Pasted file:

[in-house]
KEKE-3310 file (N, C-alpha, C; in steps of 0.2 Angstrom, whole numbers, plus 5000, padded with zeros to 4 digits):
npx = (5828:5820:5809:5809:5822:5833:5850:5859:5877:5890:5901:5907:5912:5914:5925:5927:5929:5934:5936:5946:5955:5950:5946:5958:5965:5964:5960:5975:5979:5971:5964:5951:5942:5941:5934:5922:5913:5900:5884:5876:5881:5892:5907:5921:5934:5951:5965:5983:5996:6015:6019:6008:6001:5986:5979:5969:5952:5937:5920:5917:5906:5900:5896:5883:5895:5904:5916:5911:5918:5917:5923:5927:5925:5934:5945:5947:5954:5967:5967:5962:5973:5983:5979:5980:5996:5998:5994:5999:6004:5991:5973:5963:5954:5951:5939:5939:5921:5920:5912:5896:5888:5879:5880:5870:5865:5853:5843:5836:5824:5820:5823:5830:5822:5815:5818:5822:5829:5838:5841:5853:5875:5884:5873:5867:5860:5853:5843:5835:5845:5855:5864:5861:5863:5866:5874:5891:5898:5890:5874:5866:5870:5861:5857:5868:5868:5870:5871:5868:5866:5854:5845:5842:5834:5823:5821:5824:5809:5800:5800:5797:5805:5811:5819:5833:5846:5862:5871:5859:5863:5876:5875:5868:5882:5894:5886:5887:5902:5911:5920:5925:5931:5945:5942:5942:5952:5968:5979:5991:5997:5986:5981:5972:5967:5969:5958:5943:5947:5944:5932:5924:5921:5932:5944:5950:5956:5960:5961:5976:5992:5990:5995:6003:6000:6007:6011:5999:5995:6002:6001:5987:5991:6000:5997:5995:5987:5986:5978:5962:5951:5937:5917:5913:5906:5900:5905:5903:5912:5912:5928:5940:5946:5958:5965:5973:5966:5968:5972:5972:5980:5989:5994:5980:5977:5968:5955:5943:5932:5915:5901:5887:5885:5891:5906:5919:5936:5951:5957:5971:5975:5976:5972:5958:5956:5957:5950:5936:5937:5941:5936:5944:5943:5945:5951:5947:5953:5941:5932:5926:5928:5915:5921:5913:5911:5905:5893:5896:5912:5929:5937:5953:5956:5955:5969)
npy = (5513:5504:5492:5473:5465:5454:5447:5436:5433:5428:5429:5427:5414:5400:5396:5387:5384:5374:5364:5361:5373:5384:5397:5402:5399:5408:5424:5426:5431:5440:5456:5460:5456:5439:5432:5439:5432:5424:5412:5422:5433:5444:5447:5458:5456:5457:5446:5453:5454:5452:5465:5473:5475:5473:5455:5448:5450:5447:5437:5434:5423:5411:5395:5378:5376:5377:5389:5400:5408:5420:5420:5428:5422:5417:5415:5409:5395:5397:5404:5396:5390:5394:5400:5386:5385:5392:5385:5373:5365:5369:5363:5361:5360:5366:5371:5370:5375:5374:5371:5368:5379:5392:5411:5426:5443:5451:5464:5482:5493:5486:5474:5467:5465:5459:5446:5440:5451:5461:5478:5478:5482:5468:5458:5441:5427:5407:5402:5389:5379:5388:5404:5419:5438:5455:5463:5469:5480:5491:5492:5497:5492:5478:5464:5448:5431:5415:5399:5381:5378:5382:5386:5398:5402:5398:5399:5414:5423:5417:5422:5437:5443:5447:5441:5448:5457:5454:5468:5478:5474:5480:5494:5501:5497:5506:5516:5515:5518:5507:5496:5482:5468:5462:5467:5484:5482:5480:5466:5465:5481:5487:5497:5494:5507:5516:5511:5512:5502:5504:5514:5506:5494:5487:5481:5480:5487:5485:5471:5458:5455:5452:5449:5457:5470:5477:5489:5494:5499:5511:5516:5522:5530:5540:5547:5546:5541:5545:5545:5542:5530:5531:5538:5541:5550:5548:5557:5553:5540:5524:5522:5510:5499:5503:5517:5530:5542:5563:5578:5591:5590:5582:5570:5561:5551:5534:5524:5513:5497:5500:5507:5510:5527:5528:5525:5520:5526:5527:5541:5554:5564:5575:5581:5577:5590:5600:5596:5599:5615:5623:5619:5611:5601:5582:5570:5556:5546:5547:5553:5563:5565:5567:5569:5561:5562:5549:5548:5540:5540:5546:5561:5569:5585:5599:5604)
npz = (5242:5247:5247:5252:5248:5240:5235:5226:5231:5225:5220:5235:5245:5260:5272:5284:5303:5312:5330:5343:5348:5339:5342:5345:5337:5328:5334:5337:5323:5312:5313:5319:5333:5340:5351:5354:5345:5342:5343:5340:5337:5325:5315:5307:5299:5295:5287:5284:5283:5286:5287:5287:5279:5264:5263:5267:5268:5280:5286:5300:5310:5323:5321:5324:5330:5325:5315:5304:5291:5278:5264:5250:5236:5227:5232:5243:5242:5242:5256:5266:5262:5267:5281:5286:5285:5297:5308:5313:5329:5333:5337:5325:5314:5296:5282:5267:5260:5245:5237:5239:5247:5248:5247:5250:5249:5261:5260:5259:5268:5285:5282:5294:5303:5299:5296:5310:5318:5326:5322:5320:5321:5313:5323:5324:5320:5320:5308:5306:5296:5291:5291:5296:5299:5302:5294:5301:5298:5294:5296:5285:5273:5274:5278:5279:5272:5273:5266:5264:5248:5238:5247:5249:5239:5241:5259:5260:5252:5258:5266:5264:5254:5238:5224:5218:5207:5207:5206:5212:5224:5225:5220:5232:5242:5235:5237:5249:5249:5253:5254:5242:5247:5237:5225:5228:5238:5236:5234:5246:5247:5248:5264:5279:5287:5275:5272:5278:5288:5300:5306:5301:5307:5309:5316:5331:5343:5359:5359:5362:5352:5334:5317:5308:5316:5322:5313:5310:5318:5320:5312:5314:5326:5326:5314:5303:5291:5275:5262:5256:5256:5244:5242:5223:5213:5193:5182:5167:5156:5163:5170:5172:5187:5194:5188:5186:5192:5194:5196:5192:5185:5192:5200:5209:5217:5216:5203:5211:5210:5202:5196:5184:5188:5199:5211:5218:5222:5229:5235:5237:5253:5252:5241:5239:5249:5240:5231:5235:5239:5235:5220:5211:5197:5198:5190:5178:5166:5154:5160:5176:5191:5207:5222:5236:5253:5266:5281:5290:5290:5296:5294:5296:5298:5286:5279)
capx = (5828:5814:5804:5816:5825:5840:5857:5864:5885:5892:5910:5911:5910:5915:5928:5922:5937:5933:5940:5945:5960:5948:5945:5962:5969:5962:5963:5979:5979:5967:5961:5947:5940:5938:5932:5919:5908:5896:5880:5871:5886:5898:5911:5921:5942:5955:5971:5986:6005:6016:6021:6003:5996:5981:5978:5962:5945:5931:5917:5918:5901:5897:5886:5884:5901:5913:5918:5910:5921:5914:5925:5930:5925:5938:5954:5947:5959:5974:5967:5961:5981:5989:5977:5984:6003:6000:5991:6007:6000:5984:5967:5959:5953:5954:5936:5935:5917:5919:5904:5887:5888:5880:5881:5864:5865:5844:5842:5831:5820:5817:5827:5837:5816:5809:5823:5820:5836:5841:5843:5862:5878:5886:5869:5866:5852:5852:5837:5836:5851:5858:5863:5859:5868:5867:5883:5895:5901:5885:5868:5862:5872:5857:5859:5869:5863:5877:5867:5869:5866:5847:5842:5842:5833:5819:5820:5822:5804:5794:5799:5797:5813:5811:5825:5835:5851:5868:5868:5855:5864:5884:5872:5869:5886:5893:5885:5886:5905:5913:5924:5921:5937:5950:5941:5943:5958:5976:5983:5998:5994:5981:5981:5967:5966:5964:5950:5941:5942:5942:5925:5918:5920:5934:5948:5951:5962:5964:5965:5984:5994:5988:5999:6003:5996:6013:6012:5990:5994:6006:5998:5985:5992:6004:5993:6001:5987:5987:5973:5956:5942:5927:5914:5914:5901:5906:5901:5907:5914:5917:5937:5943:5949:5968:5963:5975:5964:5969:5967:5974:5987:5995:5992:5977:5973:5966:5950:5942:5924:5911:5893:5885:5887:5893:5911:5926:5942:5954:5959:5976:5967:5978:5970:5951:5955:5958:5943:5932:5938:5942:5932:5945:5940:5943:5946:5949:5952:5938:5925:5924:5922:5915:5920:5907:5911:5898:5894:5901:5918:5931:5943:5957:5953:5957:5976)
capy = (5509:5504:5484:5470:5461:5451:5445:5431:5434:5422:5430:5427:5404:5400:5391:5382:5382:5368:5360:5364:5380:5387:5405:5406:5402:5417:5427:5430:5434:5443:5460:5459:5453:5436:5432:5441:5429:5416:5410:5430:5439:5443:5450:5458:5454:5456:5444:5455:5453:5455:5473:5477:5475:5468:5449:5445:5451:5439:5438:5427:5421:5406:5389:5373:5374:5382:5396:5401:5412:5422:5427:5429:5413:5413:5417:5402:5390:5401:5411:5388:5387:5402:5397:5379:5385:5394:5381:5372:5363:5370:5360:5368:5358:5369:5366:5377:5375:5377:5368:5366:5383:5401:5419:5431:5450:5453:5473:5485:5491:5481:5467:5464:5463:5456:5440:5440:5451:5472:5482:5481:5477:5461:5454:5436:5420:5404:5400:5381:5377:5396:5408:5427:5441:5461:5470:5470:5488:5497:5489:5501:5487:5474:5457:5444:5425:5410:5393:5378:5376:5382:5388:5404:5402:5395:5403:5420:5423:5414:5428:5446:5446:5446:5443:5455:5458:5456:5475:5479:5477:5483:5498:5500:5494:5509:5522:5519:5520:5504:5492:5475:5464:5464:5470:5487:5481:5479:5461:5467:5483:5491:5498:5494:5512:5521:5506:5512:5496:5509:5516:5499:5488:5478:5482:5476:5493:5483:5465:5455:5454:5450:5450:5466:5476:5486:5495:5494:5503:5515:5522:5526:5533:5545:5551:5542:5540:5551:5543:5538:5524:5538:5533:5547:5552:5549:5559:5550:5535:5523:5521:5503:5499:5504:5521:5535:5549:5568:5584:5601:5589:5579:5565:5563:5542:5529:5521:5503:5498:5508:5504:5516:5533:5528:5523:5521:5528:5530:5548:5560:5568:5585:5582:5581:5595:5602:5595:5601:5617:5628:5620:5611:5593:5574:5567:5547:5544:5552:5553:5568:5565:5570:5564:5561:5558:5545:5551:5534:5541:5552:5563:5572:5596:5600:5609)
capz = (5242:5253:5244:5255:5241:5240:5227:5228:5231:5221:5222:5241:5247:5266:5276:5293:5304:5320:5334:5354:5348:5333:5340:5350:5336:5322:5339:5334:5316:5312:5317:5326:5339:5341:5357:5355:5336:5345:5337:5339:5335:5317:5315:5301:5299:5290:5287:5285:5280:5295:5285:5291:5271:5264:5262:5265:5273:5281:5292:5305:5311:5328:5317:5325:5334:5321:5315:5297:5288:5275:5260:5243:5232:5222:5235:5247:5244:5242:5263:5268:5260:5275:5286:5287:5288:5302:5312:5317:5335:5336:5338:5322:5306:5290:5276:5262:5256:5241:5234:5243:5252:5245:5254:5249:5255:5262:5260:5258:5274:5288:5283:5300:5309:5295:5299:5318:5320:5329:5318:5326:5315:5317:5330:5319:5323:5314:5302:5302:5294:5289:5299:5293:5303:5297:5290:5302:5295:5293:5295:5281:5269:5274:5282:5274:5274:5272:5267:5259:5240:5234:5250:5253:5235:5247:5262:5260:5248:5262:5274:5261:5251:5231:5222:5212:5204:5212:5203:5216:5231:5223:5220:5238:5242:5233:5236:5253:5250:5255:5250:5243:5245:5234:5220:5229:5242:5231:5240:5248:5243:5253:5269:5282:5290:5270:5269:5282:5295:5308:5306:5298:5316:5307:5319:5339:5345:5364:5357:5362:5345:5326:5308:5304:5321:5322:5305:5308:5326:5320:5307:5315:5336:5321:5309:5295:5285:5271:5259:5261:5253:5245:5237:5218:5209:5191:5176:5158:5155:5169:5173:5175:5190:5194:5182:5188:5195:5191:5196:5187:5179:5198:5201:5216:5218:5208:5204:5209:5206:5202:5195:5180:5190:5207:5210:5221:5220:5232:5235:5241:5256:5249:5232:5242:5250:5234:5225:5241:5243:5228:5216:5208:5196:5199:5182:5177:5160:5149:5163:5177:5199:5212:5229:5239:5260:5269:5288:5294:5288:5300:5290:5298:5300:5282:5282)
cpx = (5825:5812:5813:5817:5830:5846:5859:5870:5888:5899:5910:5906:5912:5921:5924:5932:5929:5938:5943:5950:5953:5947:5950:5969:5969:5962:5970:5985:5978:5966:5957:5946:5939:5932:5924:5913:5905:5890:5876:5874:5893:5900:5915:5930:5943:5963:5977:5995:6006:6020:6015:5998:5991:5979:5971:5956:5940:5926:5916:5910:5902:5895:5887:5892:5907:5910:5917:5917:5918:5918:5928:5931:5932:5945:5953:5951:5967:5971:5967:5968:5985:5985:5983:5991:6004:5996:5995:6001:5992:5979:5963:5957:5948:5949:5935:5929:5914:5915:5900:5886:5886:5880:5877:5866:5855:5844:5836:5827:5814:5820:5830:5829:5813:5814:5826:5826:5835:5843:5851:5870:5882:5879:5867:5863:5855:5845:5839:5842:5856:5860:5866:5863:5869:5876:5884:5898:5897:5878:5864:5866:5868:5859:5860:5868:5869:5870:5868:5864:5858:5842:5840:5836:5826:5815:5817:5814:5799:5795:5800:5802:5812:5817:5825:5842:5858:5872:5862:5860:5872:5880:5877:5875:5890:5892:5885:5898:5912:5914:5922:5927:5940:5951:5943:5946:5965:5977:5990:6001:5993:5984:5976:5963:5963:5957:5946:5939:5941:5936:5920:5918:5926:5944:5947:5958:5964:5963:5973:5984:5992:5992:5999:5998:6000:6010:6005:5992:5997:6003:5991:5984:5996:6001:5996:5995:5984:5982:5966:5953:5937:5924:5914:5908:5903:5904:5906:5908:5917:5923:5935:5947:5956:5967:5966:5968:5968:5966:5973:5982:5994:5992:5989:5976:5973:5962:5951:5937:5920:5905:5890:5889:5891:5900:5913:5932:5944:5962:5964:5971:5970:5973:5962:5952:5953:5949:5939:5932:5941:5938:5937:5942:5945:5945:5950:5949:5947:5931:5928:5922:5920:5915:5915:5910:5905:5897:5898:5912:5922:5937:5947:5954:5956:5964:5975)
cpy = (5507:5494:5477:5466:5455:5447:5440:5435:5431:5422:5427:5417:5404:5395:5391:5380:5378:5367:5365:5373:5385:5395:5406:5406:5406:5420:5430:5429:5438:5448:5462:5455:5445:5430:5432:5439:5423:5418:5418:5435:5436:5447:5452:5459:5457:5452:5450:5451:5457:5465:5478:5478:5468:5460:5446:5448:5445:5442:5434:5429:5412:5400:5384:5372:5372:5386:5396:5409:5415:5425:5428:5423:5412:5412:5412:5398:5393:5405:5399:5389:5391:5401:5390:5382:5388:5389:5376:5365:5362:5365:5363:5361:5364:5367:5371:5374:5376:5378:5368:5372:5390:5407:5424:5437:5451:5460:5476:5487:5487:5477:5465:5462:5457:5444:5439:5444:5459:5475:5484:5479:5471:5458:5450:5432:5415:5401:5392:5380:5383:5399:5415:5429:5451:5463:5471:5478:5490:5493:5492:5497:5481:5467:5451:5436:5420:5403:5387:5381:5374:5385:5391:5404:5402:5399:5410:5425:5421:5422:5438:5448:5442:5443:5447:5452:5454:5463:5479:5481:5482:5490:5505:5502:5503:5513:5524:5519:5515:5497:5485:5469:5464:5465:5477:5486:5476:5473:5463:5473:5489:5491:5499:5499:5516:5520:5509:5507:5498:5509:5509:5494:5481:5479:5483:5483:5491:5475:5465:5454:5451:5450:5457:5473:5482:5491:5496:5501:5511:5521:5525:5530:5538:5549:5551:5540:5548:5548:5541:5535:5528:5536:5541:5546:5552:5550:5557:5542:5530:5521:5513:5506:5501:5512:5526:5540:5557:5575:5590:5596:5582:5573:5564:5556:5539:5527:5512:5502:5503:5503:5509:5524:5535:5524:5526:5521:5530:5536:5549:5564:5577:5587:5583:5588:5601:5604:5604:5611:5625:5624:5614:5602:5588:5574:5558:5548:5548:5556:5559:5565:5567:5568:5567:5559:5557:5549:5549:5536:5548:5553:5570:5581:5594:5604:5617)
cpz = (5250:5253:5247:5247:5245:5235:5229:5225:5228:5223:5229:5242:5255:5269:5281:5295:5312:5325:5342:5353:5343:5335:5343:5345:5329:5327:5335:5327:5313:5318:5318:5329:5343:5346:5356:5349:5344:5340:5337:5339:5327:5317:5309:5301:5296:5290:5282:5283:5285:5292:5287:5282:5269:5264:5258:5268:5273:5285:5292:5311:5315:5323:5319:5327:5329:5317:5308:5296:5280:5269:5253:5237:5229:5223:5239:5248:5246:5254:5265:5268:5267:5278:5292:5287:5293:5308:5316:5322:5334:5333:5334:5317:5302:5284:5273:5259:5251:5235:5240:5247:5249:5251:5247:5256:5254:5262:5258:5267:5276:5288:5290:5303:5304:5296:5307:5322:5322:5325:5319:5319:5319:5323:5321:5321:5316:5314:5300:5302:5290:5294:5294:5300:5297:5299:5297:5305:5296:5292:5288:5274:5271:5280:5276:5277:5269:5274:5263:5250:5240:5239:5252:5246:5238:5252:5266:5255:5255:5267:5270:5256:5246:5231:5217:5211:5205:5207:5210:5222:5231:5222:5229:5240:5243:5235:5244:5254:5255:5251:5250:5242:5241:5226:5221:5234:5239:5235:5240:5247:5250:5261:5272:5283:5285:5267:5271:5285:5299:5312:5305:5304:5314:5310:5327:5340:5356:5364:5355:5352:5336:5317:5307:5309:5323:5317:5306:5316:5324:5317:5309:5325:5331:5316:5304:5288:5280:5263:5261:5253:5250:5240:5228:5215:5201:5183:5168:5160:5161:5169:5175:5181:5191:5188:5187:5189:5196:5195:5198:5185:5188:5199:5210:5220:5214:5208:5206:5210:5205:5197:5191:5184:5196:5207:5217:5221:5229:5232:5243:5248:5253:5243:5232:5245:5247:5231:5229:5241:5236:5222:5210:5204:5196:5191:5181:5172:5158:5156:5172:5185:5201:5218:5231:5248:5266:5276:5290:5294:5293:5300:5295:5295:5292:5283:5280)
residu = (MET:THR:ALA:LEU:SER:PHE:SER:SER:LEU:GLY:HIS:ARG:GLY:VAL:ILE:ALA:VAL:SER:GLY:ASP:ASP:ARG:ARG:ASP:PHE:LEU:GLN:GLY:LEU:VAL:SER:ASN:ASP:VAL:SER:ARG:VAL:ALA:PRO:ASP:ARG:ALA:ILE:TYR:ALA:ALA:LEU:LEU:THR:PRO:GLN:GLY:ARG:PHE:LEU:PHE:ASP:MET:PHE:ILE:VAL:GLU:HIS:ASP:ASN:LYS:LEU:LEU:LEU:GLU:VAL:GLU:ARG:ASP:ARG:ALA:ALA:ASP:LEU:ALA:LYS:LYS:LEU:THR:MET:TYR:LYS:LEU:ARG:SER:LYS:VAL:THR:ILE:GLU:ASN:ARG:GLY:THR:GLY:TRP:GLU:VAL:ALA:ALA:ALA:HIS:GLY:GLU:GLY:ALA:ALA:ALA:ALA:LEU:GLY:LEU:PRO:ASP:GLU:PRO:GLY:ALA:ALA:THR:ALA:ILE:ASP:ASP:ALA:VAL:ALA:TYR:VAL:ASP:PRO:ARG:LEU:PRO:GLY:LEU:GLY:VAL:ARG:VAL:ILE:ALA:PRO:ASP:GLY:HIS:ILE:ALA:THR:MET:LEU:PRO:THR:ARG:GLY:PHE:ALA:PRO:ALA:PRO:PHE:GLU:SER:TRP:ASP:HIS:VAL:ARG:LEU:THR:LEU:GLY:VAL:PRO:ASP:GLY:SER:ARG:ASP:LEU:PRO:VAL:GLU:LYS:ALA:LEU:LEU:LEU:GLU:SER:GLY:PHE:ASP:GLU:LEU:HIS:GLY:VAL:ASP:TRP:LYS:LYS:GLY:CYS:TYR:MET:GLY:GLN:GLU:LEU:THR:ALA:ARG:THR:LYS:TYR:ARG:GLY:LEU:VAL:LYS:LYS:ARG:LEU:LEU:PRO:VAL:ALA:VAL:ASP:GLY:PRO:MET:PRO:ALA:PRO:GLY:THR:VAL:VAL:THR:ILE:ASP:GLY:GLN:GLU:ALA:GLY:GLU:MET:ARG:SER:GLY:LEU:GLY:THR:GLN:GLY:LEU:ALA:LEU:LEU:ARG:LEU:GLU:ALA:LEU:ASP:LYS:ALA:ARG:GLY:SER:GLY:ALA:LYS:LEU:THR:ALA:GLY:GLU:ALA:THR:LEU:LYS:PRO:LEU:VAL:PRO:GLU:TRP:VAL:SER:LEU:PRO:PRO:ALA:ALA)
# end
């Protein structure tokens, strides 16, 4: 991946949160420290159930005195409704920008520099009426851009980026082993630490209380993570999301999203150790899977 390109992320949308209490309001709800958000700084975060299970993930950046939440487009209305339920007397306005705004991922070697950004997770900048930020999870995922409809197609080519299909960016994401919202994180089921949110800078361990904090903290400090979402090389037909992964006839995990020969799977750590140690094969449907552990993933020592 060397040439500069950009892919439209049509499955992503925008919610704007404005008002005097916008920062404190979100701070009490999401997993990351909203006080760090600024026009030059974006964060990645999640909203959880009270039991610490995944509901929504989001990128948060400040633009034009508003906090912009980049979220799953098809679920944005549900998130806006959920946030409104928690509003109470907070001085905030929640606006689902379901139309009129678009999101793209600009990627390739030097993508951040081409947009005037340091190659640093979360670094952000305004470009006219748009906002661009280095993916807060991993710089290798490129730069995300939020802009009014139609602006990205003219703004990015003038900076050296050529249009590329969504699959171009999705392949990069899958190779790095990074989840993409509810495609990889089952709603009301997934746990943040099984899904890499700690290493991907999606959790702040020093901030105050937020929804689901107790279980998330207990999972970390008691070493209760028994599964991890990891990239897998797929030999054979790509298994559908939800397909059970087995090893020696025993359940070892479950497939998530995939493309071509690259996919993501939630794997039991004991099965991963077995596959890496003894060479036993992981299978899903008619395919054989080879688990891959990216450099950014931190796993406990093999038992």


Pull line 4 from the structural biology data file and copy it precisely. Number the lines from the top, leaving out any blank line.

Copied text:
npy = (5513:5504:5492:5473:5465:5454:5447:5436:5433:5428:5429:5427:5414:5400:5396:5387:5384:5374:5364:5361:5373:5384:5397:5402:5399:5408:5424:5426:5431:5440:5456:5460:5456:5439:5432:5439:5432:5424:5412:5422:5433:5444:5447:5458:5456:5457:5446:5453:5454:5452:5465:5473:5475:5473:5455:5448:5450:5447:5437:5434:5423:5411:5395:5378:5376:5377:5389:5400:5408:5420:5420:5428:5422:5417:5415:5409:5395:5397:5404:5396:5390:5394:5400:5386:5385:5392:5385:5373:5365:5369:5363:5361:5360:5366:5371:5370:5375:5374:5371:5368:5379:5392:5411:5426:5443:5451:5464:5482:5493:5486:5474:5467:5465:5459:5446:5440:5451:5461:5478:5478:5482:5468:5458:5441:5427:5407:5402:5389:5379:5388:5404:5419:5438:5455:5463:5469:5480:5491:5492:5497:5492:5478:5464:5448:5431:5415:5399:5381:5378:5382:5386:5398:5402:5398:5399:5414:5423:5417:5422:5437:5443:5447:5441:5448:5457:5454:5468:5478:5474:5480:5494:5501:5497:5506:5516:5515:5518:5507:5496:5482:5468:5462:5467:5484:5482:5480:5466:5465:5481:5487:5497:5494:5507:5516:5511:5512:5502:5504:5514:5506:5494:5487:5481:5480:5487:5485:5471:5458:5455:5452:5449:5457:5470:5477:5489:5494:5499:5511:5516:5522:5530:5540:5547:5546:5541:5545:5545:5542:5530:5531:5538:5541:5550:5548:5557:5553:5540:5524:5522:5510:5499:5503:5517:5530:5542:5563:5578:5591:5590:5582:5570:5561:5551:5534:5524:5513:5497:5500:5507:5510:5527:5528:5525:5520:5526:5527:5541:5554:5564:5575:5581:5577:5590:5600:5596:5599:5615:5623:5619:5611:5601:5582:5570:5556:5546:5547:5553:5563:5565:5567:5569:5561:5562:5549:5548:5540:5540:5546:5561:5569:5585:5599:5604)